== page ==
|one publication added to basket |
|Core and intact polar glycerol dialkyl glycerol tetraethers (GDGTs) in Sand Pond, Warwick, Rhode Island (USA): Insights into the origin of lacustrine GDGTs|Tierney, J.E.; Schouten, S.; Pitcher, A.; Hopmans, E.C.; Sinninghe Damsté, J.S. (2012). Core and intact polar glycerol dialkyl glycerol tetraethers (GDGTs) in Sand Pond, Warwick, Rhode Island (USA): Insights into the origin of lacustrine GDGTs. Geochim. Cosmochim. Acta 77: 561-581. dx.doi.org/10.1016/j.gca.2011.10.018
In: Geochimica et Cosmochimica Acta. Elsevier: Oxford,New York etc.. ISSN 0016-7037; e-ISSN 1872-9533, meer
|Auteurs|| || Top |
- Tierney, J.E.
- Schouten, S., meer
- Pitcher, A., meer
- Hopmans, E.C., meer
- Sinninghe Damsté, J.S., meer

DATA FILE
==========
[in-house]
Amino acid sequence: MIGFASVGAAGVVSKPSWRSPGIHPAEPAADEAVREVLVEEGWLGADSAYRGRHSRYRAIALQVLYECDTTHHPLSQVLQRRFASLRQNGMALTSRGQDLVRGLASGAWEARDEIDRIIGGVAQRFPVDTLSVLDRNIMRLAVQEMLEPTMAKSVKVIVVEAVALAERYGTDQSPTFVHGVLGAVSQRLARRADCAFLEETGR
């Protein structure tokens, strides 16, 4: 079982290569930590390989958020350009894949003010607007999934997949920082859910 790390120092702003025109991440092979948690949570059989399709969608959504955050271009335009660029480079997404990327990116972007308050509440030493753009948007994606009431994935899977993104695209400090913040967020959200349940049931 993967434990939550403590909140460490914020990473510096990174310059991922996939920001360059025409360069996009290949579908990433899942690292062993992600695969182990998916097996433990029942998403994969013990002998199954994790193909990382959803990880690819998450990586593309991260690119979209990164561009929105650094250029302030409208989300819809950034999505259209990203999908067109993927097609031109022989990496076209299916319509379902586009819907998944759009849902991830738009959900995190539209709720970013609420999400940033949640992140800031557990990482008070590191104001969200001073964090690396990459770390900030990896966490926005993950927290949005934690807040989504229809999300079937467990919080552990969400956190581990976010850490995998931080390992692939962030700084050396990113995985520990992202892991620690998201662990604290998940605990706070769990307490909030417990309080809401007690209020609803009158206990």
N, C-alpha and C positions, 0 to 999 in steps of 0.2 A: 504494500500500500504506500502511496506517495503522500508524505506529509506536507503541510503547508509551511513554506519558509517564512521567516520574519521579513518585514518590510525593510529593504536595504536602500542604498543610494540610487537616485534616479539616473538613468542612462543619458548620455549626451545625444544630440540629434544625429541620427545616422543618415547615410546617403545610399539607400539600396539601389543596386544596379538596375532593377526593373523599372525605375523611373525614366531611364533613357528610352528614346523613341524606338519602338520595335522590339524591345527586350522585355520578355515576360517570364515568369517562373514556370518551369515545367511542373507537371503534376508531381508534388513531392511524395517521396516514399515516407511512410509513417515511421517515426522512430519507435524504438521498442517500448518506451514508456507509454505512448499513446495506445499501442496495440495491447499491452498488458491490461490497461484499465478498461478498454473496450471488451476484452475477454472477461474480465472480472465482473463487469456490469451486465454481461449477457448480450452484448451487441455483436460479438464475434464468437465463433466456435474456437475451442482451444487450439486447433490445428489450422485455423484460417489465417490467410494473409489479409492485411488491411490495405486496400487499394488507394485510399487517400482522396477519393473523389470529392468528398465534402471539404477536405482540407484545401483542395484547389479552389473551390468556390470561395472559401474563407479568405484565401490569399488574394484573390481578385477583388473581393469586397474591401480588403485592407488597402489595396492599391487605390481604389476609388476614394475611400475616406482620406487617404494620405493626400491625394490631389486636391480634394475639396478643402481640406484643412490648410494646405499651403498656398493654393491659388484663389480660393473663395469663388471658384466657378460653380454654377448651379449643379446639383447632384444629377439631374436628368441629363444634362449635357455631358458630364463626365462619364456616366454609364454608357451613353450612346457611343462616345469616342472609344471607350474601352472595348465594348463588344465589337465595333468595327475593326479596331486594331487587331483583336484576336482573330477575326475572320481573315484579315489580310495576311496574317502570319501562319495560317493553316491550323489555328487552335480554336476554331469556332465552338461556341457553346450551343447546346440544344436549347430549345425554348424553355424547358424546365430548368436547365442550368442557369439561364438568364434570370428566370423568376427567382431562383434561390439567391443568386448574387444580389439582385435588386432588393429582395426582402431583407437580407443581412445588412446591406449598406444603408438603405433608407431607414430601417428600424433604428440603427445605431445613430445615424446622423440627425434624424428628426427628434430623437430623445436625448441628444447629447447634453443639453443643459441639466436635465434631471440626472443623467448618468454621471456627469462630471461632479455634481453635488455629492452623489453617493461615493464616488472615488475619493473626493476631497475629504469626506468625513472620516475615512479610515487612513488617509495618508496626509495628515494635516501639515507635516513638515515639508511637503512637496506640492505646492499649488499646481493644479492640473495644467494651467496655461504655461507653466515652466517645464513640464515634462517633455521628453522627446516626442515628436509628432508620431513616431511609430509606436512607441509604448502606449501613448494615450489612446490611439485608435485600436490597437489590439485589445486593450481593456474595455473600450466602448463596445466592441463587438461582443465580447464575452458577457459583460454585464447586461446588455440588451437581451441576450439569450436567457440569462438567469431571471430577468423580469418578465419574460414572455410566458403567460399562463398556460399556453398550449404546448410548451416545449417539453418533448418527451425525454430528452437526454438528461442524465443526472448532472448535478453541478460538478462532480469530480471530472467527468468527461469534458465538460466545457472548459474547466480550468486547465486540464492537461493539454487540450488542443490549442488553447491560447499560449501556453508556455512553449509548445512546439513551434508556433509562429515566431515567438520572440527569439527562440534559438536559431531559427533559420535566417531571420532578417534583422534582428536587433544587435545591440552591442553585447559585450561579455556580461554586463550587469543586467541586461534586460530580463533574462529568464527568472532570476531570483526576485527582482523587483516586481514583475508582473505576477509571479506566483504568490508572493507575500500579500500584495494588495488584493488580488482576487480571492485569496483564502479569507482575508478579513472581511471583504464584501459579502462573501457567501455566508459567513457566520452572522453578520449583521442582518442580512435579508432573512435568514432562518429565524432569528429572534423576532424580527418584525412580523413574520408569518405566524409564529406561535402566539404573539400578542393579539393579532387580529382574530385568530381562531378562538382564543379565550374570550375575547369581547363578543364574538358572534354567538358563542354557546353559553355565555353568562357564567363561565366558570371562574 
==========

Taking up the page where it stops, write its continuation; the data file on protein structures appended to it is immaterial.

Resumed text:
Branched and isoprenoidal glycerol dialkyl glycerol tetraethers (GDGTs) are abundant in lake sediments and have potential use for determining past changes in climate and limnology. However, emerging evidence suggests that both classes of GDGTs can be associated with both allochthonous soil organic matter and in situ production, potentially complicating interpretation of these compounds in lacustrine sedimentary environments. Here, we investigate the "dual source" issue surrounding lacustrine GDGTs - with an emphasis on the branched GDGTs - by studying both core and intact polar GDGTs within a pond and its watershed in Warwick, RI. Significant differences in both absolute concentrations of branched GDGTs and the percent of branched GDGTs present as IPLs between the soils and shallow lake sediments suggests in situ production of these compounds within the lake environment. Principal components analysis of GDGT lipid concentrations and environmental parameters in Sand Pond sediments and soils highlights two prominent trends in the data, one related to the absolute concentrations of "type I" branched GDGTs (brGDGT-I, Ib, Ic) and the majority of the isoprenoidal GDGTs, and another related to the concentration of the more methylated "type III" branched GDGTs (brGDGT-III, IIIb, IIIc) and isoprenoidal GDGT-0. The latter trend exhibits a subsurface maximum in the sediment column, potentially indicating in situ production of more highly methylated branched GDGTs and GDGT-0 within the lacustrine sediment column. Trends in the distributions of branched GDGTs (as reflected by the MBT and CBT indices) imply mixing of two distinct sources of branched GDGTs (soil-derived and in situ), or alternatively, two or more different microbial producers. Both possibilities present a challenge to the application of brGDGT-based paleoenvironmental proxies in lakes. This study highlights the importance of determining the sources of GDGTs to the lacustrine environment prior to paleoenvironmental application.